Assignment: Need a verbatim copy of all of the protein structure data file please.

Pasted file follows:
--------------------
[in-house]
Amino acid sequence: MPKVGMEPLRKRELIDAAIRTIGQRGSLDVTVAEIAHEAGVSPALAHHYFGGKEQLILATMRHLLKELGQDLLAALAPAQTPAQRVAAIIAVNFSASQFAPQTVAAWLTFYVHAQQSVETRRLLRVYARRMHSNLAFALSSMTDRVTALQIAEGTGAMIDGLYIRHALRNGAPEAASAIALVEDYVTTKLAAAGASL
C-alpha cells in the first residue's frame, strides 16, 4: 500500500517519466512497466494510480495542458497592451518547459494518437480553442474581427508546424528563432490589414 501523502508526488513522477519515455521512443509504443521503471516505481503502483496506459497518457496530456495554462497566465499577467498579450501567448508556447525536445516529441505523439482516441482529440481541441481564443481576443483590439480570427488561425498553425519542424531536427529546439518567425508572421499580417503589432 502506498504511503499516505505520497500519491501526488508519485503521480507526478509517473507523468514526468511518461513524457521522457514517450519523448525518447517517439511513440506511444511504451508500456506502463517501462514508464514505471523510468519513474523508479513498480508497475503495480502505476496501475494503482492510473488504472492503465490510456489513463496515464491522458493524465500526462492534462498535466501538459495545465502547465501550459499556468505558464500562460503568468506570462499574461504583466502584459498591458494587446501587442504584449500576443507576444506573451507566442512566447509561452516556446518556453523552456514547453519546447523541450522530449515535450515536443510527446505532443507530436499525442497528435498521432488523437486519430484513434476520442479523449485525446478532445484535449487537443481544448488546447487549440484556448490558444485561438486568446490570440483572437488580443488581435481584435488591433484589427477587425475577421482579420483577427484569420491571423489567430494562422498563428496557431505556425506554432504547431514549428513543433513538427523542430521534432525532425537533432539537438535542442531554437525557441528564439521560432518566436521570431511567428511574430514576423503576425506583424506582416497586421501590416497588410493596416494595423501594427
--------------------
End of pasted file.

[in-house]
Amino acid sequence: MPKVGMEPLRKRELIDAAIRTIGQRGSLDVTVAEIAHEAGVSPALAHHYFGGKEQLILATMRHLLKELGQDLLAALAPAQTPAQRVAAIIAVNFSASQFAPQTVAAWLTFYVHAQQSVETRRLLRVYARRMHSNLAFALSSMTDRVTALQIAEGTGAMIDGLYIRHALRNGAPEAASAIALVEDYVTTKLAAAGASL
C-alpha cells in the first residue's frame, strides 16, 4: 500500500517519466512497466494510480495542458497592451518547459494518437480553442474581427508546424528563432490589414 501523502508526488513522477519515455521512443509504443521503471516505481503502483496506459497518457496530456495554462497566465499577467498579450501567448508556447525536445516529441505523439482516441482529440481541441481564443481576443483590439480570427488561425498553425519542424531536427529546439518567425508572421499580417503589432 502506498504511503499516505505520497500519491501526488508519485503521480507526478509517473507523468514526468511518461513524457521522457514517450519523448525518447517517439511513440506511444511504451508500456506502463517501462514508464514505471523510468519513474523508479513498480508497475503495480502505476496501475494503482492510473488504472492503465490510456489513463496515464491522458493524465500526462492534462498535466501538459495545465502547465501550459499556468505558464500562460503568468506570462499574461504583466502584459498591458494587446501587442504584449500576443507576444506573451507566442512566447509561452516556446518556453523552456514547453519546447523541450522530449515535450515536443510527446505532443507530436499525442497528435498521432488523437486519430484513434476520442479523449485525446478532445484535449487537443481544448488546447487549440484556448490558444485561438486568446490570440483572437488580443488581435481584435488591433484589427477587425475577421482579420483577427484569420491571423489567430494562422498563428496557431505556425506554432504547431514549428513543433513538427523542430521534432525532425537533432539537438535542442531554437525557441528564439521560432518566436521570431511567428511574430514576423503576425506583424506582416497586421501590416497588410493596416494595423501594427